Here are 3 reasons why being a pro athlete isn’t all it’s cracked up to be

At times, just about everybody thinks it would be wonderful to be a pro athlete.

Ah, to be out there just having fun, “playing’’ for work. Gotta be better than making cold calls, selling widgets, crunching numbers, right?

Here are three random hazards of the sporting trade, three currently relevant items that might not make you give up your daydream, but could at least give you a new perspective on your “dull’’ life.

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Chicago Bears first round draft pick, University of Georgia linebacker Roquan Smith, responds to a question during an introductory NFL football news conference Friday, April 27, 2018, in Lake Forest , Ill. (AP Photo/Charles Rex Arbogast) ORG XMIT: ILCA103

1. OK, so theft is basic and can happen to anybody. But when you’re a big-time jock, thieves always seem to be eyeing you, and when you get stuff stolen, it usually is expensive and full of sentiment, if not sacred grass stains.

I’m speaking, specifically, of Bears first-round draft pick Roquan Smith, the linebacker from Georgia, who was in Athens, Georgia, over the weekend when a bunch of his belongings were stolen from his 2018 BMW X5. (That is a $60,000-plus car, FYI.)

Gone were Smith’s Rose Bowl and National Championship jerseys, and his athlete of the year trophy from the University of Georgia. According to the police report, “These items are of great sentimental value to him and were very hard to determine worth. It is possible those jerseys are worth up to $40,000 apiece due to Mr. Smith’s clout at UGA and soon in the NFL. However, Smith stated that those belongings are priceless to him.’’

Also stolen were a Bose Bluetooth speaker, four pair of Bose headphones (One for Roquan, three for the other Bears linebackers?), two watches — Michael Kors and KYBOE  (one for each wrist?) — a pair of Costa sunglasses and a pair of Nike shoes.

And the cherry on top? Also stolen was Smith’s newly issued Bears iPad, which contained the team’s playbook.

The Bears have said they’ve electronically wiped clean the password-protected pad, so we’ll guess no mad scientist had time to hack the contents and sell the info to Mike Zimmer, Mike McCarthy or the spawn of Al Davis.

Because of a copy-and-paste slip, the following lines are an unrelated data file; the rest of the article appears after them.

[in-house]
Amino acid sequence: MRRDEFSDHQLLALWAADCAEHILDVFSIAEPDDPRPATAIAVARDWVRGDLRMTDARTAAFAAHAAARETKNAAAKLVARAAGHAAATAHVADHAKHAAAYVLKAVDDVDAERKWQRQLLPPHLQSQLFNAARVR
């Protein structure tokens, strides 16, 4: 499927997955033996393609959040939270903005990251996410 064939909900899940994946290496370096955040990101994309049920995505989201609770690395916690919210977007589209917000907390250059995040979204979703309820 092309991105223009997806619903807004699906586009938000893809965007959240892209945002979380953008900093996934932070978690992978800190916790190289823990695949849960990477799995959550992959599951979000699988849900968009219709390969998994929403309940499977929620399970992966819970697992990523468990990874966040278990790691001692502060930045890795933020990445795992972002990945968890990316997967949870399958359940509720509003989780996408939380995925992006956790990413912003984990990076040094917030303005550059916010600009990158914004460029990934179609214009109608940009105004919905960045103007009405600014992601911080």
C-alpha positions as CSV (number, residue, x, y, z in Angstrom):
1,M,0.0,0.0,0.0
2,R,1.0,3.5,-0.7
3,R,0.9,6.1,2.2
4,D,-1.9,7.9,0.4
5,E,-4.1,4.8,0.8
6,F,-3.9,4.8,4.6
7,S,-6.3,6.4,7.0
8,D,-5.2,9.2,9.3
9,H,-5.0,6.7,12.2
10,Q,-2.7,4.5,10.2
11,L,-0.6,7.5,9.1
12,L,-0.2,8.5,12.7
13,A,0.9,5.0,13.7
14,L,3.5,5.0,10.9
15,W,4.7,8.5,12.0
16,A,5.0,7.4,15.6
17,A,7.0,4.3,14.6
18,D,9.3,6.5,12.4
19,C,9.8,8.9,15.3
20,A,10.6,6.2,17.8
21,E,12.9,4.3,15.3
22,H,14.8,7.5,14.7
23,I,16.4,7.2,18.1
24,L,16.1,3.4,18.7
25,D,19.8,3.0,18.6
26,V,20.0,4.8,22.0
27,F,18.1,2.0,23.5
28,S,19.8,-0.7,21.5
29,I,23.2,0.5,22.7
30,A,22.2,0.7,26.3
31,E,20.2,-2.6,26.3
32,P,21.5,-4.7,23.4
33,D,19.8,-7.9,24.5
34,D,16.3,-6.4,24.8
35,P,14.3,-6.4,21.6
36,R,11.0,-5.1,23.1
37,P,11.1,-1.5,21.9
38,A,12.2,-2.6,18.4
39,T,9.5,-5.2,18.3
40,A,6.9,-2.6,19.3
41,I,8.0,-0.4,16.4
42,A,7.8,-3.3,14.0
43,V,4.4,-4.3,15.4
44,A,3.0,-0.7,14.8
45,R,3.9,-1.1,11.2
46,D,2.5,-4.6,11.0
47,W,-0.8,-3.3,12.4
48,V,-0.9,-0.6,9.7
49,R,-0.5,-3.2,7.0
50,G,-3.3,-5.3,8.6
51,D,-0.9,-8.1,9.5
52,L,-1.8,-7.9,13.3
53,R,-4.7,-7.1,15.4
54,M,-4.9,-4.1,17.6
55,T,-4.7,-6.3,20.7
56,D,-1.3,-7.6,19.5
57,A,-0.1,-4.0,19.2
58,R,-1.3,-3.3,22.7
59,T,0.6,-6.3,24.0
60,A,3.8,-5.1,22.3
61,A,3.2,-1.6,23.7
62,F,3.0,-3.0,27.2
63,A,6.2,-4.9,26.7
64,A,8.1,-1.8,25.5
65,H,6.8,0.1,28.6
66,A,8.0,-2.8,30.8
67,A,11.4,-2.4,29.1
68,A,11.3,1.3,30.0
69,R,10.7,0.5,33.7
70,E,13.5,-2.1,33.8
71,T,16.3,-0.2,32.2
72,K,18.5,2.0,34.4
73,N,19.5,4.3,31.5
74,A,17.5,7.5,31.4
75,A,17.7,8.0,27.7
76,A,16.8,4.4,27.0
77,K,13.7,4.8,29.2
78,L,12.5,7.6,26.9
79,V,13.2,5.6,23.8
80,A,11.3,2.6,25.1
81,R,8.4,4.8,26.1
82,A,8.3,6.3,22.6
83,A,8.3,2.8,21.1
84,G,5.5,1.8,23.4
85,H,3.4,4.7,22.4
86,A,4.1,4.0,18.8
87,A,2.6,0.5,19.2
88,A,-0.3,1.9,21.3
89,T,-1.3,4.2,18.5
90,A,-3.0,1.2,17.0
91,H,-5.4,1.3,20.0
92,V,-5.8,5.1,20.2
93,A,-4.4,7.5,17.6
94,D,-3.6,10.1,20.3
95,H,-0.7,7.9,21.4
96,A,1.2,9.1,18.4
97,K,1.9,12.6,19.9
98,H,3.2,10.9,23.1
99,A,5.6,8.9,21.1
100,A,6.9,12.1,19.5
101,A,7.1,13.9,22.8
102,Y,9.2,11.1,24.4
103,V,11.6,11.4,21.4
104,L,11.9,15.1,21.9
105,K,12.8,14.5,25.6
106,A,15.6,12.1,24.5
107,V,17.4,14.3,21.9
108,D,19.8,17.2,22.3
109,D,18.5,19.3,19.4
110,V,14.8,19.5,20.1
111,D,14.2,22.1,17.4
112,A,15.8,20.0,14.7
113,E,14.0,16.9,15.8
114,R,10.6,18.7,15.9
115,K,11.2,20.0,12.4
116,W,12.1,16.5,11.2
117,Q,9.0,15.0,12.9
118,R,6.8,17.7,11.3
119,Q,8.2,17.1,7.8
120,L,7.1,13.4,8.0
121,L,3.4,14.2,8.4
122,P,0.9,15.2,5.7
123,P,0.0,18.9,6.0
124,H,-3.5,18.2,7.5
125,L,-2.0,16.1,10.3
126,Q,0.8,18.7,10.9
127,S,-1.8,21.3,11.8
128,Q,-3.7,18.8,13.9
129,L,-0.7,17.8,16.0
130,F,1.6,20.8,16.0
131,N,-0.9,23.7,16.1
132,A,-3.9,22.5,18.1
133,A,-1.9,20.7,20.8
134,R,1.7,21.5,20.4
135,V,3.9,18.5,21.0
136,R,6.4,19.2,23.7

Still, dreamers, you can’t lose — or have stolen — what you can’t afford or never had. Just saying.

2. If this next one becomes too painful to read and you skip ahead, I’ll understand completely.

Against the Cubs on Saturday in St. Louis, Cardinals catcher Yadier Molina was behind the plate when Kris Bryant foul-tipped a 102-mph fastball from pitcher Jordan Hicks, which struck Molina in what has euphemistically been referred to as the “groin region.’’

Or, as a White Sox coach once hollered out at a free-agent tryout at old Comiskey Park when a kid got nailed by a ball in similar terrain, “He got it in the clang-clangs!’’

Oh, baby. The official statement from the Cardinals was the eight-time All-Star catcher suffered a “pelvic injury with a traumatic hematoma.” 

Molina might as well have been shot with an elephant gun based on how he went down. He underwent surgery that night and will miss at least a month. The good news, according to Molina’s older brother, Bengie, himself a former catcher, is that doctors were able to save “both testicles.’’

Just typing that last word hurts.

“It was hard to see,’’ said Cardinals manager Mike Matheny, who was a former catcher.

Yeah, well, I’d rather see it than feel it. I think it is safe to say every guy on this planet has at some point gotten his clang-clangs rung one way or another and will agree that for a spell — even one second is too long — the pain of the eggs cracking is like nothing else. A thumb hit with a hammer? Pshaw. A torn ACL? Not close. A knockout punch? At least God lets you go to sleep for awhile after that.

Yadier, our prayers, if not our loins, are with you.

3. This is a rough one, too. And it has to do with Blackhawks goaltender Corey Crawford, who hasn’t played since a loss to the Devils on Dec. 23.

Described vaguely by the Blackhawks as an “upper body injury,’’ Crawford, 34, clearly has an issue that centers above his shoulders. Speculation is that he might have vertigo or post-concussion syndrome or even some complex mental disorder brought on by the game and its blows.

The concern now is that he may not be ready by next season. Or ever.

The Blackhawks fell apart without Crawford. Stanley Cup-winning goalies do not pop up often. Maybe we can’t see what’s ailing Crow, but we know how hard he will be to replace.

And we know for sure he is suffering.

Legendary Sun-Times sports columnists Rick Morrissey and Rick Telander are co-hosts of a new podcast called “The Two Ricks: Unfiltered.” Don’t miss their gritty, no-holds-barred takes on everything from professional teams tanking to overzealous sports parents and more. Download and subscribe for free on Apple Podcasts and Google Play, or via RSS feed.